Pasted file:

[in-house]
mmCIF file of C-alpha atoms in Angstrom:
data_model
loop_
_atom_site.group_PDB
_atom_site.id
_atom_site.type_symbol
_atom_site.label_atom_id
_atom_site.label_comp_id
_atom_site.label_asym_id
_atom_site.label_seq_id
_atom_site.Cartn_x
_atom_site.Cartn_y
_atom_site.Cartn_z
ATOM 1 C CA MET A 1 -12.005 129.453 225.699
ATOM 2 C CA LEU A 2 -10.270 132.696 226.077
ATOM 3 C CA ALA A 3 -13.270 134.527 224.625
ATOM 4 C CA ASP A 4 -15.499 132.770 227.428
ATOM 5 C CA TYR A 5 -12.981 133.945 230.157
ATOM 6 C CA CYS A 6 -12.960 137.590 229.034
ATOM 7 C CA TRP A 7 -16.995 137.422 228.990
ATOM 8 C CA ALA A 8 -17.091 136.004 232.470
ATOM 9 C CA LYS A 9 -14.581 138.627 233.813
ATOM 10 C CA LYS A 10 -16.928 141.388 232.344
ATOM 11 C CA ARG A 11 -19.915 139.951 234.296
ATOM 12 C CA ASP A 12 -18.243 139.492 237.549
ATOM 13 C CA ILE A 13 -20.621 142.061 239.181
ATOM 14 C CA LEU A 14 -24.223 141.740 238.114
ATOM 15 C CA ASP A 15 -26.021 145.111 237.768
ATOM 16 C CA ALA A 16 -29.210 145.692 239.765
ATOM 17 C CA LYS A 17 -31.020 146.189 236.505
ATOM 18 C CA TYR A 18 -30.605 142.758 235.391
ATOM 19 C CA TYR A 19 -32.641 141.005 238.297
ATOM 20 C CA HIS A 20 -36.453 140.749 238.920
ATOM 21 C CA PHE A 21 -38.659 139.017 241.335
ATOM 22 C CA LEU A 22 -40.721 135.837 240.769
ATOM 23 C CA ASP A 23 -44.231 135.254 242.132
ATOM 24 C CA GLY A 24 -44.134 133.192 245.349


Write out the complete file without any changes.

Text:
[in-house]
mmCIF file of C-alpha atoms in Angstrom:
data_model
loop_
_atom_site.group_PDB
_atom_site.id
_atom_site.type_symbol
_atom_site.label_atom_id
_atom_site.label_comp_id
_atom_site.label_asym_id
_atom_site.label_seq_id
_atom_site.Cartn_x
_atom_site.Cartn_y
_atom_site.Cartn_z
ATOM 1 C CA MET A 1 -12.005 129.453 225.699
ATOM 2 C CA LEU A 2 -10.270 132.696 226.077
ATOM 3 C CA ALA A 3 -13.270 134.527 224.625
ATOM 4 C CA ASP A 4 -15.499 132.770 227.428
ATOM 5 C CA TYR A 5 -12.981 133.945 230.157
ATOM 6 C CA CYS A 6 -12.960 137.590 229.034
ATOM 7 C CA TRP A 7 -16.995 137.422 228.990
ATOM 8 C CA ALA A 8 -17.091 136.004 232.470
ATOM 9 C CA LYS A 9 -14.581 138.627 233.813
ATOM 10 C CA LYS A 10 -16.928 141.388 232.344
ATOM 11 C CA ARG A 11 -19.915 139.951 234.296
ATOM 12 C CA ASP A 12 -18.243 139.492 237.549
ATOM 13 C CA ILE A 13 -20.621 142.061 239.181
ATOM 14 C CA LEU A 14 -24.223 141.740 238.114
ATOM 15 C CA ASP A 15 -26.021 145.111 237.768
ATOM 16 C CA ALA A 16 -29.210 145.692 239.765
ATOM 17 C CA LYS A 17 -31.020 146.189 236.505
ATOM 18 C CA TYR A 18 -30.605 142.758 235.391
ATOM 19 C CA TYR A 19 -32.641 141.005 238.297
ATOM 20 C CA HIS A 20 -36.453 140.749 238.920
ATOM 21 C CA PHE A 21 -38.659 139.017 241.335
ATOM 22 C CA LEU A 22 -40.721 135.837 240.769
ATOM 23 C CA ASP A 23 -44.231 135.254 242.132
ATOM 24 C CA GLY A 24 -44.134 133.192 245.349